A baby asleep on his father's lap, his head rests against his dad’s chest as he finds temporary relief from his reality. His father, Ryan Green, sits on an armchair and stares out the window. Next to them stands an IV pumping neon green liquid into cancer stricken baby Joel’s body.
In 2010, at twelve months old, Joel Green was diagnosed with terminal cancer. By age three young Joel had undergone numerous surgeries and chemotherapy sessions to remove the tumors, which left him partially deaf and blind.
During the past four years Green created a video game that is far removed from what video games are normally thought to be. That Dragon, Cancer is a soul touching emotional narrative about the reality the Green family and their infant son faced as he battled cancer. It’s a “click and explore” interactive game where the player explores the circumstances and surroundings of this family and interacts with their surroundings.
According to online reviews by Forbes and Wired, the current trend in gaming is focused on high graphic output with straightforward story telling. That Dragon, Cancer is a strange contrast to gaming today. The expressionistic style graphics and faceless characters become of secondary interest as you play through different situations and memories in Joel’s life. Simple moments such as feeding ducks by the pond or playing in the swing become momentous sequences where the player wants to linger and enjoy rather than face the potential somber reality of another trip to the hospital.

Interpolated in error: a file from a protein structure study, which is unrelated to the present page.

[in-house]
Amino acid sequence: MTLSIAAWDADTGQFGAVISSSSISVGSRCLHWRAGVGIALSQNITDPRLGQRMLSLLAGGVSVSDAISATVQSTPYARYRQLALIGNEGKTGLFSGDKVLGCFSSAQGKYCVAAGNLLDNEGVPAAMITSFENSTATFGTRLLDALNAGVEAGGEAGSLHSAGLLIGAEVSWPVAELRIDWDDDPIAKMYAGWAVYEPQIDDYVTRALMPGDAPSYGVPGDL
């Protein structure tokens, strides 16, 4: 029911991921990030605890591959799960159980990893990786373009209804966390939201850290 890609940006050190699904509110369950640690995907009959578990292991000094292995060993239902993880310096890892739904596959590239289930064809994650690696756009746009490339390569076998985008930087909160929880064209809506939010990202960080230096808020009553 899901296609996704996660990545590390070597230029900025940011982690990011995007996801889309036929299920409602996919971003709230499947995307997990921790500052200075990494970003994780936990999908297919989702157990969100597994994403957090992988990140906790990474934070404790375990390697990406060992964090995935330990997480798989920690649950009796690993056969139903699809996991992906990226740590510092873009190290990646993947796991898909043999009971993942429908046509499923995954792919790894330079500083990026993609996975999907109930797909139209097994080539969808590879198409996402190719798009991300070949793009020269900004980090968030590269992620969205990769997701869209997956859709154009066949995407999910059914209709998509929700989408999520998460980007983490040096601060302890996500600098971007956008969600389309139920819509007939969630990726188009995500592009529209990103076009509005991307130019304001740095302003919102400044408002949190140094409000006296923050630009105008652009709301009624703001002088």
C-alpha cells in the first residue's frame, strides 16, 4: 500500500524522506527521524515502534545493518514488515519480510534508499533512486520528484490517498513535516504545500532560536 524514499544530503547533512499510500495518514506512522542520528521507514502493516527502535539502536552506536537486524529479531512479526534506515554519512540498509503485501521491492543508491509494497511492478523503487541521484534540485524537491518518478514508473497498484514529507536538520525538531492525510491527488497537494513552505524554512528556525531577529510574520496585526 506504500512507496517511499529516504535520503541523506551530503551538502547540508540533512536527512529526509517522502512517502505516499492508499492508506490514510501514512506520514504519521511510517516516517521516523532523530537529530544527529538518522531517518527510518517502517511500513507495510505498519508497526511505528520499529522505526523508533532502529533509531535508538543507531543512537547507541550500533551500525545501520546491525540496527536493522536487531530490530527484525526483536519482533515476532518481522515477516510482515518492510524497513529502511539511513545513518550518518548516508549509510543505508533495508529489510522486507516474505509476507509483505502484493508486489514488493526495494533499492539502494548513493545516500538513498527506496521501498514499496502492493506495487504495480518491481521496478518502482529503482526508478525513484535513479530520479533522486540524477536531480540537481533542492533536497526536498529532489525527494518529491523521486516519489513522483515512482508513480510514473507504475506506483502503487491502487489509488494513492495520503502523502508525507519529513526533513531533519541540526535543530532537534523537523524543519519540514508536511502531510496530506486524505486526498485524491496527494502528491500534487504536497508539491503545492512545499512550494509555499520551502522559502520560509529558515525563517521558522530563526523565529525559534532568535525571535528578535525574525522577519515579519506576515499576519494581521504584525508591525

In video games today, challenges encountered are solved through violence or magic; in this game, the problem cannot be resolved. The player is left to endure the reality of the situation. One such scene is when Joel is crying uncontrollably in his cot. Too small to voice his discomfort, his only way of communicating is through cries of pain. His father and mother try to console him but to no avail. The player desperately clicks around looking to find a solution but they are coldly reminded that no magic, violence nor clicking on screens – not even love and attention – can cure the cancer.
It’s the true human emotion that is conveyed through the battles a family faces with an ailing son that drives the approximately two hours of game-play forward. There aren’t objectives to complete so to speak, the player becomes the viewer and sees life through eyes of Joel’s parents as you are taken along on an interactive narrative, which ultimately serves as a memoir of Joel’s life.
That Dragon, Cancer is a virtual interactive memoir where you are drawn into the life of the Green family and experience the themes like resilience, faith and love as you hope this boy makes it out alive.
The game has been met with some criticism as Green launched Kickstarter campaign to fund the completion of the game and then charges $14 to purchase it.
Joel Green passed away in March 2015.
“That Dragon, Cancer" was released worldwide on January 12, 2016.